Creating the CDC guide on pharmacists as partners

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The story behind CDC's new chronic disease guide

CDC recently released A Program Guide for Public Health: Partnering with Pharmacists in the Prevention and Control of Chronic Diseases. Intended to help CDC grantees build relationships with pharmacists, the guide shows how the role of the pharmacist has expanded into chronic disease management as a part of team-based care (see page 64 of October Pharmacy Today).

“For many years, CDC was not aware of the role of the pharmacists and their potential role in public health and chronic disease management,” noted Magaly Rodriguez de Bittner, PharmD, BCPS, CDE, Professor and Chair, Department of Pharmacy Practice and Science, University of Maryland School of Pharmacy; Executive Director, Center for Innovative Pharmacy Solutions; and one of three pharmacists named on the guide’s acknowledgments page. “It is really remarkable that CDC, such an important federal agency, is promoting the positive role of pharmacists and encouraging others to partner with us.”

Evidence is the spark

CDC’s Division for Heart Disease and Stroke Prevention and Division of Diabetes Translation contributed to the guide; their home pages link to it.

“The impetus for the guide was evidence supporting team-based care, including pharmacists, in increasing control of high blood pressure,” said co–lead author Cynthia M. Morrison, MSPH, Health Education Specialist, Division for Heart Disease and Stroke Prevention, CDC. Both divisions “saw this as an emerging opportunity.” (The other co–lead author was Denice Glover, MSW, Public Health Analyst, Division of Diabetes Translation, CDC.)

When CDC began creating the guide, many state health departments did not have experience in partnering with pharmacists, Morrison told Today. “Now, we have seen a tremendous increase in interest in state health departments wanting to work with pharmacists,” she said. “The states I’ve talked to, they’re finding it very helpful. They said, ‘This is right on time.’”

From start to finish

The project had strong program management. Through a series of roundtables, workshops, and conference calls, CDC received feedback and guidance from practicing pharmacists, representatives from professional pharmacy organizations, patient advocacy groups, and patient ambassadors, according to CDR Sherri Yoder, PharmD, BCPS, U.S. Public Health Service, Indian Health Service Pharmacy Program.

As it turned out, work by APhA produced a model document for the CDC guide. “We really got a lot of information from” APhA’s Pharmacists and the Health Care Puzzle: Improving Medication Use and Reducing Health Care Costs, explained Morrison. “When we looked at this document, almost everything we wanted to say was in there.”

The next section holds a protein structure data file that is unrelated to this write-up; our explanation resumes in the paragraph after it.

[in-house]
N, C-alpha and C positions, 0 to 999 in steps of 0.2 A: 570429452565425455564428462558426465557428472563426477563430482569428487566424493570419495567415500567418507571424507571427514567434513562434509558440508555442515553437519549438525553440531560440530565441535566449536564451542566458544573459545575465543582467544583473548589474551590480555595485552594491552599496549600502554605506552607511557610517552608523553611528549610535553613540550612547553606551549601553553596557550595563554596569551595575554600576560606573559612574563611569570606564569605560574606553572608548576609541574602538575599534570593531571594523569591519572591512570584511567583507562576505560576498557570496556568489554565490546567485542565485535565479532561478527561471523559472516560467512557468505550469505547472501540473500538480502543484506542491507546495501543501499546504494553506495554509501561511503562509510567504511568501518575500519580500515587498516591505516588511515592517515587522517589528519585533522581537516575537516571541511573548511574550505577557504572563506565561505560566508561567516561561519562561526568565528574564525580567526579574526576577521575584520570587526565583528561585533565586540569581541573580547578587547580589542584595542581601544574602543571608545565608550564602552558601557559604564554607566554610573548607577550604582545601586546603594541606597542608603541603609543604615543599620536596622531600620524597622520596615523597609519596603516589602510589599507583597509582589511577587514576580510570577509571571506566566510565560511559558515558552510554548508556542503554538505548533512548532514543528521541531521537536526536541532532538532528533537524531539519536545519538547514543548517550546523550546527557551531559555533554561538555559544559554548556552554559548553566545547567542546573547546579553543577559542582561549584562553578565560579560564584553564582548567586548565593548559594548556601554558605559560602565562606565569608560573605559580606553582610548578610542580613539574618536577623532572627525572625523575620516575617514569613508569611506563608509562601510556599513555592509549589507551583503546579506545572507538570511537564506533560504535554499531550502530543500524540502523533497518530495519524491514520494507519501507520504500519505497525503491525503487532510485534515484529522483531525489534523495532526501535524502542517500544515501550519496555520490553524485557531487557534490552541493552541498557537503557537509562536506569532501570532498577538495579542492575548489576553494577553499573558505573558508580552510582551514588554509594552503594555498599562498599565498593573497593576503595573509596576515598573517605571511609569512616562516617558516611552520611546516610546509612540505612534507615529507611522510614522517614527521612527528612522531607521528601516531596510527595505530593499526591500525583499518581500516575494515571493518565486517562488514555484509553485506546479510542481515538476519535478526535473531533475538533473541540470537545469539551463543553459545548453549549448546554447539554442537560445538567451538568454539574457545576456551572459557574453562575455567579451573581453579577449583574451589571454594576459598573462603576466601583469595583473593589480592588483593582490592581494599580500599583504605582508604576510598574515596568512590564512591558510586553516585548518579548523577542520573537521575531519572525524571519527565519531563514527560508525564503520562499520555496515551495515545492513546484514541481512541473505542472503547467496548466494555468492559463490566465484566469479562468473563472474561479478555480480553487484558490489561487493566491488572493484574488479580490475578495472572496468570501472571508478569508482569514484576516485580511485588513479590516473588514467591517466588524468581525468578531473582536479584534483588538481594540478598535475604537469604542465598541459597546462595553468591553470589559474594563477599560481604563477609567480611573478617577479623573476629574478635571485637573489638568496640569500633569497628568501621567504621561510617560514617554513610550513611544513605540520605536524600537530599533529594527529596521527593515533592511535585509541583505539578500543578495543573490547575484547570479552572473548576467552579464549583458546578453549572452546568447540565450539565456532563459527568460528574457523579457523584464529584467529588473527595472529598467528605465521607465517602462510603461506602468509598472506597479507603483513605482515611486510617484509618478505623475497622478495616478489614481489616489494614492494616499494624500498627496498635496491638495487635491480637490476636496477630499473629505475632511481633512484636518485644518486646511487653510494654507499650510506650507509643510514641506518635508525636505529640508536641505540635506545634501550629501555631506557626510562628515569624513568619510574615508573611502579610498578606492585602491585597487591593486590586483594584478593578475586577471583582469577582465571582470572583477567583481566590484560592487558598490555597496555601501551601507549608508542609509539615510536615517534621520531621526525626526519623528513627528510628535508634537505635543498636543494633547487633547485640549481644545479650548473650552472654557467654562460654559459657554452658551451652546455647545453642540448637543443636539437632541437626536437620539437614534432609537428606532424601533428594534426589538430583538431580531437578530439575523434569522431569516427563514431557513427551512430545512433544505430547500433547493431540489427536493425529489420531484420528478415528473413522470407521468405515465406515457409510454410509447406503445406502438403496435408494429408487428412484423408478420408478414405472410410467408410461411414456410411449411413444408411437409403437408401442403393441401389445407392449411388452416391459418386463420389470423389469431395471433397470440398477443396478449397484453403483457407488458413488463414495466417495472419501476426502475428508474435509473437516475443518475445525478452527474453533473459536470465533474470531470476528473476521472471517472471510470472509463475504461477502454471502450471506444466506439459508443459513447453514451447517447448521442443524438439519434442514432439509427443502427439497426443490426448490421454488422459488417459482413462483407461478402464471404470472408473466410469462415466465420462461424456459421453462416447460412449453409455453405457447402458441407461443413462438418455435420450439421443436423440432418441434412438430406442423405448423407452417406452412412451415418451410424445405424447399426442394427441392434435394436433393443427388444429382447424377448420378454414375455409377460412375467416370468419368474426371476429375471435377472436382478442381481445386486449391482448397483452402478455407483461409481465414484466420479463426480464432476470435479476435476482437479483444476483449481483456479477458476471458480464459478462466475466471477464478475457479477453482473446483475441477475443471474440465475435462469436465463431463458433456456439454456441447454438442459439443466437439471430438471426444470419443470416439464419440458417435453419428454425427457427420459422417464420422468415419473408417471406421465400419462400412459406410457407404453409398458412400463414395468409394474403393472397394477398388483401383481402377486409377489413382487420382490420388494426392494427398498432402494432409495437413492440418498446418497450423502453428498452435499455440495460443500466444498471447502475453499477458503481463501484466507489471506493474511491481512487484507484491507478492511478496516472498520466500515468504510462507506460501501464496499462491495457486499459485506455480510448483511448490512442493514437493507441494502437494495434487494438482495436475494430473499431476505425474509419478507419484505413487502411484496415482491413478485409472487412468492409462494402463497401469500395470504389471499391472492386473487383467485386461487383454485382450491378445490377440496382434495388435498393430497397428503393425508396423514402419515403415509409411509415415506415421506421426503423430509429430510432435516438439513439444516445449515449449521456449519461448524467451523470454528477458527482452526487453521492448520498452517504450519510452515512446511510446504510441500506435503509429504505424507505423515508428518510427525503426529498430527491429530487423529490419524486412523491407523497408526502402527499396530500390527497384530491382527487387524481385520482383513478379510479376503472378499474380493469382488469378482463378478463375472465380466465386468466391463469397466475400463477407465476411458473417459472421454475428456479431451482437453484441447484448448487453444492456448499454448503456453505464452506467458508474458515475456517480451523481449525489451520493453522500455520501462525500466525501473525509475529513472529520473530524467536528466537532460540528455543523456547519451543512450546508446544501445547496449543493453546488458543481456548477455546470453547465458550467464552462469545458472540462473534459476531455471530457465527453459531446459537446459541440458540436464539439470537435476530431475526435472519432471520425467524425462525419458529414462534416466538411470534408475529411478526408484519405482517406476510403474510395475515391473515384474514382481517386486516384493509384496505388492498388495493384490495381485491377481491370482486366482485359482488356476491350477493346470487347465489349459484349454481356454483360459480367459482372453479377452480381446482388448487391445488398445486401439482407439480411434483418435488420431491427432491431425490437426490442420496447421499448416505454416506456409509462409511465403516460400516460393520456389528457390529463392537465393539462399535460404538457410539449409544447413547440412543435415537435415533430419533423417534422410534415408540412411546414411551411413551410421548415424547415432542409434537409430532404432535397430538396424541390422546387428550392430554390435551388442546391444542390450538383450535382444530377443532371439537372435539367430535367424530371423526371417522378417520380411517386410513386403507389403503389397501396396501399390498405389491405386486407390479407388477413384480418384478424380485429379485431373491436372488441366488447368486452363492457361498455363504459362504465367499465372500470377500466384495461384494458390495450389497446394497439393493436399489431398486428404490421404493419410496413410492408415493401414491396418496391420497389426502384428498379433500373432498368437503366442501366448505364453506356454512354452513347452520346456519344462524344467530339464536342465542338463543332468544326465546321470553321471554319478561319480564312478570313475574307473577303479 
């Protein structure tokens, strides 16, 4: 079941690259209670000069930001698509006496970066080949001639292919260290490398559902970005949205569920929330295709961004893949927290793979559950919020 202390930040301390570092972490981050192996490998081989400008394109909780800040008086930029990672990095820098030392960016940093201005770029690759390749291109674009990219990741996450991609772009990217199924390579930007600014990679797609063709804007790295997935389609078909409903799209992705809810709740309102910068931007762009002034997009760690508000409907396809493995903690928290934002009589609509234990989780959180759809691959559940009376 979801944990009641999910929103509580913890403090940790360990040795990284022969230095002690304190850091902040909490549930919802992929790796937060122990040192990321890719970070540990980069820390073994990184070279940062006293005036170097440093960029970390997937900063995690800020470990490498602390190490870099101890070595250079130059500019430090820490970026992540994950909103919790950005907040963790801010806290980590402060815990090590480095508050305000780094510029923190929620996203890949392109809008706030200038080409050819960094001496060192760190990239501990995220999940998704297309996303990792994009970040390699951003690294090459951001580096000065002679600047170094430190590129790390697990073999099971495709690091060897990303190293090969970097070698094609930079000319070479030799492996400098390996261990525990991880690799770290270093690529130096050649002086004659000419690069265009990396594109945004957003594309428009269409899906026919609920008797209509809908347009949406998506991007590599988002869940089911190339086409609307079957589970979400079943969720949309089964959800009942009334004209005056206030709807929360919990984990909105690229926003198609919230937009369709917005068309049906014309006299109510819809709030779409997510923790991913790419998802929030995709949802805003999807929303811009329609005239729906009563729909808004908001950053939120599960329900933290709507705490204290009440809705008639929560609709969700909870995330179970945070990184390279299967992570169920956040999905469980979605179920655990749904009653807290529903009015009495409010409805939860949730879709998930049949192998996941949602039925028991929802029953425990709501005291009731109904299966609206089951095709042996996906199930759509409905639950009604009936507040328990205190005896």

The CDC guide referred to not only Pharmacists and the Health Care Puzzle but also Improving Patient and Health System Outcomes through Advanced Pharmacy Practice: A Report to the U.S. Surgeon General 2011. Yoder, a coauthor of the report, clarified that the report discusses “the comprehensive services that pharmacists currently provide,” not only comprehensive medication therapy management services as inadvertently stated in the guide.

Also named was Philip T. Rodgers, PharmD, BCPS, FCCP, Assistant Dean of Pharmacy Practice Partnerships and Clinical Associate Professor, University of North Carolina Eshelman School of Pharmacy. “The guide defines and illustrates the role pharmacists can play at multiple levels of practice and concisely summarizes some of the major projects and studies that have demonstrated the importance of pharmacists on the health care team,” he explained.

There was no funding for the guide “other than staff time,” according to Morrison.

High hopes

Rodgers serves as the APhA representative to the National Diabetes Education Program, a collaborative program among CDC, the National Institutes of Health, and many professional partners. “I hope the guide will inspire nonpharmacists and interdisciplinary teams to consider incorporating pharmacists into their projects and proposals to promote the high value of pharmacists in the management of patients with chronic disease,” he said.

Rodriguez de Bittner is Director of the Maryland P3 Program, a chronic disease program that works closely with CDC and receives funding from the Maryland Department of Health and Mental Hygiene. “My hope is that other [state] departments of health use the guide to recognize the role of the pharmacists and replicate the P3 program in their states,” she said. “The guide is also useful for [pharmacist] advocacy.”

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